Yo ho ho. Yes, it’s on its way. The festive season is rapidly approaching. It will soon be time to dig out the funny hats or dive under the duvet for a couple of weeks.
It will soon be the season to be jolly.
The time for parties and crowded shops. The time when you can’t get to the bar of your local for people who haven’t been there since the last yo ho ho season.
Why can’t we just yo ho ho all the year round instead of crowding it into a few days at the end of one year and the beginning of the next.
I know the answer, but I’m still going to ask the question – why does Christmas and the New Year have to be so close to each other? Why can’t we spread them out a bit?
OK, Christmas is a fixed feast, but I’m sure that in bygone times the New Year wasn’t always the first day of January. Something about Romans and Gregorians tugs at the back of my mind.
But, of course, there will be no change. Christmas and the New Year will forever remain close neighbours. So we just have to get on with it.
I’m far from being a bah humbug, unless anyone is forming that impression. Far from it in fact. I let my silvery hair down on numerous occasions and don’t need a festive season to do it.
Works parties were always a time for much hilarity, but often followed by a bit of argy-bargy. Things that should have been said sensibly in the sobriety of the workplace can be spouted out at very much the wrong time.
But I’ve been at some great works dos. The printing industry was – not so now – famous for its bashes. They were usually held around the stone in the caseroom and reporters, photographers and the office staff always felt a bit special to be part of that gathering of talented tradesmen.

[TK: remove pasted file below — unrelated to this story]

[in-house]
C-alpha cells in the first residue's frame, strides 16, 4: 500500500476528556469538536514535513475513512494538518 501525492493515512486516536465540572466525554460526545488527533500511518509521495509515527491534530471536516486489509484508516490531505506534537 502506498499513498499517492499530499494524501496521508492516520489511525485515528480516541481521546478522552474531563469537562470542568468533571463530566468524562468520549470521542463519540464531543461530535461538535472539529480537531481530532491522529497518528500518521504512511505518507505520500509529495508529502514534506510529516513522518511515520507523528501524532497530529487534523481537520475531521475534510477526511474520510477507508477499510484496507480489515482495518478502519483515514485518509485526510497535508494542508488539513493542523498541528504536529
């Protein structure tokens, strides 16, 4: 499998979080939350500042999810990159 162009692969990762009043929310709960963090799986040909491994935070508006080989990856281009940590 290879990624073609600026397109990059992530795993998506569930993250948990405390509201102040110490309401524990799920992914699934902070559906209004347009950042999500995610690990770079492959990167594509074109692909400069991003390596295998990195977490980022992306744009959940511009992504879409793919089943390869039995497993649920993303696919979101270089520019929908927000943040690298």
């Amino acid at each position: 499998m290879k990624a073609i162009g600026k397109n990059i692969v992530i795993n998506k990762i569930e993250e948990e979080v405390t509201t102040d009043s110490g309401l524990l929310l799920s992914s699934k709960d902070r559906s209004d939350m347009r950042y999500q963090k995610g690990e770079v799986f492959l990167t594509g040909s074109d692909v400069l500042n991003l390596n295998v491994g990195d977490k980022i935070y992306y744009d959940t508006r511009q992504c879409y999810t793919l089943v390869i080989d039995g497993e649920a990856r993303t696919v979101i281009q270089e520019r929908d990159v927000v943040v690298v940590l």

Mine were at the Border Telegraph in Galashiels. Newsprint was spread across the stone, and the beer and whisky took pride of place alongside filled rolls cut in half, sausage rolls and mince pies.
The gas pots that were used to melt the metal for the linotype-setting machines were disconnected and reconnected to frying pans which were soon full of sizzling bacon.
Fun was very much the order of the day and into the evening as tales of days gone by were happily recounted.
It was almost seen as a sin to leave too leave early. I remember one advertising manager being locked in the warehouse because his wife was coming to collect him. And I well remember a printer – after we had adjourned to a nearby pub – trying to toast some leftover rolls on a fake electric fire.
The BBC Radio Tweed studios were famous as a party venue – any excuse really. We once shared the building with the local tourist board, so always shared our Christmas festivities. I – and a rather prominent member of the board staff – once formed the judging panel that involved tape measures and girls wearing stockings and .... no, no, no, enough is enough. Once the police were called, but that ended in a happy marriage.
My festive season kicks off at Scott’s Selkirk on December 6, when I am the Toun Crier.
I haven’t been to an office party for a few years, but have been persuaded to attend this year. I promise to behave.
Yo, ho, ho!